Title

Multidisciplinary Training to Meet the Legal Needs of Intellectual Property Start-Ups

Prize Winner

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Type of Proposal

Oral presentation

Start Date

31-3-2017 2:00 PM

End Date

31-3-2017 3:20 PM

Faculty

Faculty of Law

Faculty Sponsor

Myra Tawfik

Abstract

This report explored whether multidisciplinary programming (e.g., law, business, and science faculty collaboration) in universities can assist in bringing meaningful and affordable intellectual property (IP) knowledge to IP start-ups. An IP start-up refers to a start-up company with an IP-intensive component (e.g., scientific innovation) that can be commercialized (Tawfik, 2016). Research completed by Tawfik (2016) has found that there is a “fault line in Canada’s innovation capacity” as Canada has not taken the steps to actively ensure that IP start-ups are able to successfully commercialize on their IP. Consequently, this report has taken a critical look at one of the recommendations put forward by Tawfik (2016), which is to support early stage IP start-ups through multidisciplinary programming in universities. The researcher, a JD/MBA student at the University of Windsor, chose to explore this recommendation by observing business students as they provided consulting services to IP start-ups being worked on by science students. Through participant observation (Kawulich, 2005), the researcher was able to become fully integrated in the consulting process and privately flag relevant legal issues that were either addressed or missed by the business students. After analyzing the data collected, the researcher found that both the science and business students did not have a working knowledge of IP and the complexity of developing a comprehensive IP strategy. Nonetheless, the business students were able to provide deliverables that addressed some of the relevant IP legal issues after seeking legal information from the researcher. Thus, a conclusion was made that the unique skill sets of business, law, and science, technology, engineering, and math (STEM) faculties, will be shared with all students engaged in multidisciplinary programming. Specifically, it is believed that business students would be able to learn how to flag relevant IP legal issues by collaborating fully with law students in multidisciplinary programming during their university training. Ideally, the business students will later be able to flag relevant legal issues when working with IP start-ups in practice so that they can engage the services of a lawyer early on in the commercialization process or not need to at all.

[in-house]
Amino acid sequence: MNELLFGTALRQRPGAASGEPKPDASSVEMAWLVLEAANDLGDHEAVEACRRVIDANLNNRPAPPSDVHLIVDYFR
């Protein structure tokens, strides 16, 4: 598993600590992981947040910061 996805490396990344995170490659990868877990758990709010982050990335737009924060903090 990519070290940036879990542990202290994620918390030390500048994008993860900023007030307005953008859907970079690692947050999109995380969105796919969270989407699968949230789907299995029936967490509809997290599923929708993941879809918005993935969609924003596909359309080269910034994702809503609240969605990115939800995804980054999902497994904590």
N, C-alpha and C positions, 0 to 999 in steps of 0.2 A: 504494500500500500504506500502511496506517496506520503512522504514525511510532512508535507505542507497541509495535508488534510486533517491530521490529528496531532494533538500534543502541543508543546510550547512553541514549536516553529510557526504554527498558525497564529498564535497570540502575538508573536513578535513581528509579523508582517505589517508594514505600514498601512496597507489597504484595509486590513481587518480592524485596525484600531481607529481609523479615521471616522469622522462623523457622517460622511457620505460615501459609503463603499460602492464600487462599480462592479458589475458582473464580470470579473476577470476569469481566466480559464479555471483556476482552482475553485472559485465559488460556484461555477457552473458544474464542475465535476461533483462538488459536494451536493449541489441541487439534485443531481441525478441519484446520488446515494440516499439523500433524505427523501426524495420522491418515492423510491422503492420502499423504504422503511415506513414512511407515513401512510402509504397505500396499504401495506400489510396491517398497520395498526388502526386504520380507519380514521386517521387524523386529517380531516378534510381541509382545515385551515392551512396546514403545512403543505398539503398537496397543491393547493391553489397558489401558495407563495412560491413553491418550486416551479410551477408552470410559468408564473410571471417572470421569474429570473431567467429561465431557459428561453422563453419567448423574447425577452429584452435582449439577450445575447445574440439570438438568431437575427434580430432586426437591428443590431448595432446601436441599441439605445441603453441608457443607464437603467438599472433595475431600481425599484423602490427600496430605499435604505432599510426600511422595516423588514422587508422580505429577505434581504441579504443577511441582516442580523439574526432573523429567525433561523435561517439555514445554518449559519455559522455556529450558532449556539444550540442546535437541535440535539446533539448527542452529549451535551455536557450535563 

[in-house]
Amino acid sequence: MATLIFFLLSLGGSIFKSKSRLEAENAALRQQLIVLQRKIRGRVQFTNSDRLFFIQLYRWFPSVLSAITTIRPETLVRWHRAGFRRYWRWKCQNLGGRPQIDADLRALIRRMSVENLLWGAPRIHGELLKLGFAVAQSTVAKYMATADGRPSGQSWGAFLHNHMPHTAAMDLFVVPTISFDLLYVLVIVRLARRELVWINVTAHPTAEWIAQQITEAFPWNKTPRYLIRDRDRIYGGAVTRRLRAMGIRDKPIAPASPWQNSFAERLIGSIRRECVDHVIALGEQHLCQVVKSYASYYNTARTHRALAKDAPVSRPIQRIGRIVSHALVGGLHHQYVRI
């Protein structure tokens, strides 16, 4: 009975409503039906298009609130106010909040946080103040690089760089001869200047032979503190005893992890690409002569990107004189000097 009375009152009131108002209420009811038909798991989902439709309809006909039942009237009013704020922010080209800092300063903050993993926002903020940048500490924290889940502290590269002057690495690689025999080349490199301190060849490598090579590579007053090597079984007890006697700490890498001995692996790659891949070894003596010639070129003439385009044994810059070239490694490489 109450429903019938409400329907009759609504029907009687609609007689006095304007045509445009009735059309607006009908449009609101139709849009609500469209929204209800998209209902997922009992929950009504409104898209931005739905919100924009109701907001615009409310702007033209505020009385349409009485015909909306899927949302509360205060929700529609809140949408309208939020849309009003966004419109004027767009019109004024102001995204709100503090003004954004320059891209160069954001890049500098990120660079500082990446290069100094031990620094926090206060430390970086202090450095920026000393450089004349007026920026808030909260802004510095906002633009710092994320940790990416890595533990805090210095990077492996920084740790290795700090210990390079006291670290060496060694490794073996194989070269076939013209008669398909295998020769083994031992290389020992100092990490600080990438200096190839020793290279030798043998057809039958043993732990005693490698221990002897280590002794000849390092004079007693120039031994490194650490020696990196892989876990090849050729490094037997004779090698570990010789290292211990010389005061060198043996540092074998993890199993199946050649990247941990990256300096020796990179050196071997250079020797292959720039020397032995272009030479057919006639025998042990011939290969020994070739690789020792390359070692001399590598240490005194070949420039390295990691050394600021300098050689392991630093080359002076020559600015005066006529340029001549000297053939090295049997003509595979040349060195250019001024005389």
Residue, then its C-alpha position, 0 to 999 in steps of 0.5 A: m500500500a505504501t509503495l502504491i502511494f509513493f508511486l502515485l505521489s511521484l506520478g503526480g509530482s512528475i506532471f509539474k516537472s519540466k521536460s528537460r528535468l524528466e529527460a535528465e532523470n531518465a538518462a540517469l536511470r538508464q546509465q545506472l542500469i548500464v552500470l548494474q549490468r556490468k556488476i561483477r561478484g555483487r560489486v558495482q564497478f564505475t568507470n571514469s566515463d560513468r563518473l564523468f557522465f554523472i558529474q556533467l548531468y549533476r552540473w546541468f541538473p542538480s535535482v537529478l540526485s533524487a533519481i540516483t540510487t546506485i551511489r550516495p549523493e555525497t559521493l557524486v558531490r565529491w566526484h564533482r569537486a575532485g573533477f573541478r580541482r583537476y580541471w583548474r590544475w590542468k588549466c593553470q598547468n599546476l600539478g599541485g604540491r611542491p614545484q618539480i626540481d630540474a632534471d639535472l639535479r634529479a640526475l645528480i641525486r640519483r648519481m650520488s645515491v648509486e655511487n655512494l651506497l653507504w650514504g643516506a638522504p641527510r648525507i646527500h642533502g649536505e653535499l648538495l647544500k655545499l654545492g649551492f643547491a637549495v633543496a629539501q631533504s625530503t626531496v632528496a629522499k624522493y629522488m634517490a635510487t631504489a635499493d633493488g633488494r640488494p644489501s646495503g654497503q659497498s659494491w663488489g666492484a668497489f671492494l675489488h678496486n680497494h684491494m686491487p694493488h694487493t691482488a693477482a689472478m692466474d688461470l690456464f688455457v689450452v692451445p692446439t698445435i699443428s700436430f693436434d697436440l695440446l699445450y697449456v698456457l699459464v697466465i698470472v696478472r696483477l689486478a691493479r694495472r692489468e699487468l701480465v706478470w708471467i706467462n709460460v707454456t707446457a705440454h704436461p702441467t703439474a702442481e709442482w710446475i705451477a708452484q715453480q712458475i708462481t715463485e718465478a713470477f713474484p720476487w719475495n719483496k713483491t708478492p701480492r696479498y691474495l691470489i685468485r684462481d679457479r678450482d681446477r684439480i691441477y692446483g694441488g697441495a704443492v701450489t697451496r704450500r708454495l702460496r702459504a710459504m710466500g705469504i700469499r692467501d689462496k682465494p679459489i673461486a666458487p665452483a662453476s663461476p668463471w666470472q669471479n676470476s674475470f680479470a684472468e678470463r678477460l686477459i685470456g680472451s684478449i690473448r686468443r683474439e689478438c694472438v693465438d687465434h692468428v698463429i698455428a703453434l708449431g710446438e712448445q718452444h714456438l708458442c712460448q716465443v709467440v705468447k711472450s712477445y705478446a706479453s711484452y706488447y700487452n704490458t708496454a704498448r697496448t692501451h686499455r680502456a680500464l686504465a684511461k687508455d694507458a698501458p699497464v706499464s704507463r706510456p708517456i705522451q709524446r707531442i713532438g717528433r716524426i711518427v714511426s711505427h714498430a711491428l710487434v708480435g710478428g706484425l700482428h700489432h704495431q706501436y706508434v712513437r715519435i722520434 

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Mar 31st, 2:00 PM Mar 31st, 3:20 PM

Multidisciplinary Training to Meet the Legal Needs of Intellectual Property Start-Ups

This report explored whether multidisciplinary programming (e.g., law, business, and science faculty collaboration) in universities can assist in bringing meaningful and affordable intellectual property (IP) knowledge to IP start-ups. An IP start-up refers to a start-up company with an IP-intensive component (e.g., scientific innovation) that can be commercialized (Tawfik, 2016). Research completed by Tawfik (2016) has found that there is a “fault line in Canada’s innovation capacity” as Canada has not taken the steps to actively ensure that IP start-ups are able to successfully commercialize on their IP. Consequently, this report has taken a critical look at one of the recommendations put forward by Tawfik (2016), which is to support early stage IP start-ups through multidisciplinary programming in universities. The researcher, a JD/MBA student at the University of Windsor, chose to explore this recommendation by observing business students as they provided consulting services to IP start-ups being worked on by science students. Through participant observation (Kawulich, 2005), the researcher was able to become fully integrated in the consulting process and privately flag relevant legal issues that were either addressed or missed by the business students. After analyzing the data collected, the researcher found that both the science and business students did not have a working knowledge of IP and the complexity of developing a comprehensive IP strategy. Nonetheless, the business students were able to provide deliverables that addressed some of the relevant IP legal issues after seeking legal information from the researcher. Thus, a conclusion was made that the unique skill sets of business, law, and science, technology, engineering, and math (STEM) faculties, will be shared with all students engaged in multidisciplinary programming. Specifically, it is believed that business students would be able to learn how to flag relevant IP legal issues by collaborating fully with law students in multidisciplinary programming during their university training. Ideally, the business students will later be able to flag relevant legal issues when working with IP start-ups in practice so that they can engage the services of a lawyer early on in the commercialization process or not need to at all.